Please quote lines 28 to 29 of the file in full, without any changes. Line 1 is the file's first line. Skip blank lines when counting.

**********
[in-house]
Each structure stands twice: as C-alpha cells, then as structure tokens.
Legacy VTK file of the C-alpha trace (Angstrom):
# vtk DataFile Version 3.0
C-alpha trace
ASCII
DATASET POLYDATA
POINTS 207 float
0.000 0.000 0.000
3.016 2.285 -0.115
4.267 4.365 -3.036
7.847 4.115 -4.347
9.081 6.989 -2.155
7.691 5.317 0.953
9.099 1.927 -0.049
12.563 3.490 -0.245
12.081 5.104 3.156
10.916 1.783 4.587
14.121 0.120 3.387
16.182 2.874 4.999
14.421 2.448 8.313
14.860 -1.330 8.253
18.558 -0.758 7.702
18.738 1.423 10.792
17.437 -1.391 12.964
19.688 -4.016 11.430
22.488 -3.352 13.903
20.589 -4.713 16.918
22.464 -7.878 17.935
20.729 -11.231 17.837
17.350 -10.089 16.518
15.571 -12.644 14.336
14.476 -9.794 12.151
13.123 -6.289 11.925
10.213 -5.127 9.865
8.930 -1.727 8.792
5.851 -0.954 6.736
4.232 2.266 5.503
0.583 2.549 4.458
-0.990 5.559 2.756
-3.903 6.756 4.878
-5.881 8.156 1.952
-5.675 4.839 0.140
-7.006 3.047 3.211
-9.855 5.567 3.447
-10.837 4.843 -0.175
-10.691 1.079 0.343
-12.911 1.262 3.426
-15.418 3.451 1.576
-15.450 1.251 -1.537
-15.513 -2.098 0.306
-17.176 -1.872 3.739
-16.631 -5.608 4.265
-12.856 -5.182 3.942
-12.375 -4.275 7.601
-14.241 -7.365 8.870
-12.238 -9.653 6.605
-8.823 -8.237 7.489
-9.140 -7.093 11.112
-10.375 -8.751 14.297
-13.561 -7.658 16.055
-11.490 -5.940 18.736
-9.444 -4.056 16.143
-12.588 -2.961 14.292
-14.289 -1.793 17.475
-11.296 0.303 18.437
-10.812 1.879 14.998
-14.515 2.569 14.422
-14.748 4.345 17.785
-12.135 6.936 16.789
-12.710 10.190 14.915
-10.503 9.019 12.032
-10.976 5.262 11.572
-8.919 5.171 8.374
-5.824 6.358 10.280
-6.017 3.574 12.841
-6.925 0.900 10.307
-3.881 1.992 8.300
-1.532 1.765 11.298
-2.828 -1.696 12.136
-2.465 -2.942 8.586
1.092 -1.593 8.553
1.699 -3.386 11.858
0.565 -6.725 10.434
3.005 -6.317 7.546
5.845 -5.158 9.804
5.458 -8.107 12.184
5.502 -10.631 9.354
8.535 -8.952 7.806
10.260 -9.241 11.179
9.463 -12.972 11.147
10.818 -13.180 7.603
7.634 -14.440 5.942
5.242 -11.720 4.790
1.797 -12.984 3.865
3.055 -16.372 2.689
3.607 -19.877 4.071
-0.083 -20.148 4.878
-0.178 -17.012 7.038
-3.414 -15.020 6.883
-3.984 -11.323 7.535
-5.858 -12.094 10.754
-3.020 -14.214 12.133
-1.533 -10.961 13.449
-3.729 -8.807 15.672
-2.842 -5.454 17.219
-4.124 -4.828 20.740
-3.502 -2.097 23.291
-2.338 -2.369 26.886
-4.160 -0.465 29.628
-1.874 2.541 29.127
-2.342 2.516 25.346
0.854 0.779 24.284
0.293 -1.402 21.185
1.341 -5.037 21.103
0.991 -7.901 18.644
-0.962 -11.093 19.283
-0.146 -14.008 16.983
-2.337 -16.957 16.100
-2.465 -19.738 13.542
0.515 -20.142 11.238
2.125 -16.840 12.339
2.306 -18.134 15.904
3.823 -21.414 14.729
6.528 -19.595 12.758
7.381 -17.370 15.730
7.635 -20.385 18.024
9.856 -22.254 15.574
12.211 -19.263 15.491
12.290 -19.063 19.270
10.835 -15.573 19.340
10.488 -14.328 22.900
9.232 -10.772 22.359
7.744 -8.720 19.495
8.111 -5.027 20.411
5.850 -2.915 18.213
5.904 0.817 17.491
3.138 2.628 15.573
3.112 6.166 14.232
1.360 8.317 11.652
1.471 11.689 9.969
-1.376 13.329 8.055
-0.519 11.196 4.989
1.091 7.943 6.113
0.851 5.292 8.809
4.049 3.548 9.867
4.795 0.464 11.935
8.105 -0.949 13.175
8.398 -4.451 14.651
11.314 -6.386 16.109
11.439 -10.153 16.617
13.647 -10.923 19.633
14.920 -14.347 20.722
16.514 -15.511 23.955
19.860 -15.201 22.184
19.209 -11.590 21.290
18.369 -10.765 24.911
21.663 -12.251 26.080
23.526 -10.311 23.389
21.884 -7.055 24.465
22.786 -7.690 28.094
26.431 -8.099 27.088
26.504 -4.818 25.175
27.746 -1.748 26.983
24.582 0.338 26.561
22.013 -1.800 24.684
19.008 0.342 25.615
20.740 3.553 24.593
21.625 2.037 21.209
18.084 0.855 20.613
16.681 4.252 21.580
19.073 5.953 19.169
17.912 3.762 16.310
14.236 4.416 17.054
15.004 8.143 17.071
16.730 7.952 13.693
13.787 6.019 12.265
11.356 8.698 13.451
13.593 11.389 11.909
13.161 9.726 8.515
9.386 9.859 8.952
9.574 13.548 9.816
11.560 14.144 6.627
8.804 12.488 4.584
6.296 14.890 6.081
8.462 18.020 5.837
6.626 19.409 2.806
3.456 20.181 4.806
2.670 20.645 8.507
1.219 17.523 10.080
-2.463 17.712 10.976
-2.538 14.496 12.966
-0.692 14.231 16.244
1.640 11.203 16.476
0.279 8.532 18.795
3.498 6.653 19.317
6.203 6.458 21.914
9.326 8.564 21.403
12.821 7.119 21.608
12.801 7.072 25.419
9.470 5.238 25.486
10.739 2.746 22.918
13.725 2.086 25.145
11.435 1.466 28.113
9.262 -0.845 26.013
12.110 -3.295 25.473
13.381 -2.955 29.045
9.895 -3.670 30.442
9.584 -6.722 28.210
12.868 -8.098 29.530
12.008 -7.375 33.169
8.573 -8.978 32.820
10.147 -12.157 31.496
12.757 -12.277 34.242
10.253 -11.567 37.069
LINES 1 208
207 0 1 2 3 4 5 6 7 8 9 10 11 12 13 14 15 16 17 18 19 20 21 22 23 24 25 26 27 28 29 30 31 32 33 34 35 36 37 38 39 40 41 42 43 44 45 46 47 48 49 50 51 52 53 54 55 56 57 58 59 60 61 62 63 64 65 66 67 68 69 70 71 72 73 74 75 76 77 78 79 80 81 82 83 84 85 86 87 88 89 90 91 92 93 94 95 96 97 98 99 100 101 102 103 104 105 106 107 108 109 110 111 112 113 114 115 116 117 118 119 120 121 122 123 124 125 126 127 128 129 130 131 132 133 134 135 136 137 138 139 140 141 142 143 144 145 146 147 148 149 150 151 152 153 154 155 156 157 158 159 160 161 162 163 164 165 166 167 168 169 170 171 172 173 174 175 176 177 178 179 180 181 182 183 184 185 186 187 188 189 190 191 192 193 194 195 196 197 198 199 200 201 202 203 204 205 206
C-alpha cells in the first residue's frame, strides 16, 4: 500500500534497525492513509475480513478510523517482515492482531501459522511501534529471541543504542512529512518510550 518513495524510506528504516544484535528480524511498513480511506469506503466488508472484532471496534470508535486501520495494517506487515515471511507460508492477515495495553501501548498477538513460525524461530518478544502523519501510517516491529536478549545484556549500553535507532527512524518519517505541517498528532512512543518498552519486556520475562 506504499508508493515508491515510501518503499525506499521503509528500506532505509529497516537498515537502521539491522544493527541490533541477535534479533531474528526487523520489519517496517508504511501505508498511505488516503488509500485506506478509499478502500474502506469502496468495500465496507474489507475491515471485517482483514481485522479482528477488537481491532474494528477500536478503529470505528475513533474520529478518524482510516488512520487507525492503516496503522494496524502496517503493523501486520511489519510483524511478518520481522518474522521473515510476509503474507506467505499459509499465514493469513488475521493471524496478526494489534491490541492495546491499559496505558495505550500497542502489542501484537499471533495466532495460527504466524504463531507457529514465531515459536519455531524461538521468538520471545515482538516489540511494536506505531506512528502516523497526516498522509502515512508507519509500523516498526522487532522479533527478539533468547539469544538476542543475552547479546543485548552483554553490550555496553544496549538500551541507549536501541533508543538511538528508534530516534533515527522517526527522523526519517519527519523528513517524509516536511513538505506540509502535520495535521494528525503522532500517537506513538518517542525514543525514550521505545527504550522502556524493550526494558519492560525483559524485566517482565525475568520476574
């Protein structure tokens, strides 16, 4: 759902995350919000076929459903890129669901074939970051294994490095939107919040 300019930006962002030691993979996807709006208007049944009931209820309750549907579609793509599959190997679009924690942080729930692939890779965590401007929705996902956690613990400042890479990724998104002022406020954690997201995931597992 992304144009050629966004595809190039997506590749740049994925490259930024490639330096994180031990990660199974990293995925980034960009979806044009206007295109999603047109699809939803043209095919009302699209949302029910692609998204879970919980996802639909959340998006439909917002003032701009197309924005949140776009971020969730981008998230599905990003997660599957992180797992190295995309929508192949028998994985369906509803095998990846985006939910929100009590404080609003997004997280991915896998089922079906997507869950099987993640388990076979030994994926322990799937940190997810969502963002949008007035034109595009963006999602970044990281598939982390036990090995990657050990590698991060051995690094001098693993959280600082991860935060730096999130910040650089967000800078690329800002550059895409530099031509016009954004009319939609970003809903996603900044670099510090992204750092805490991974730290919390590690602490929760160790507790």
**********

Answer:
20.589 -4.713 16.918
22.464 -7.878 17.935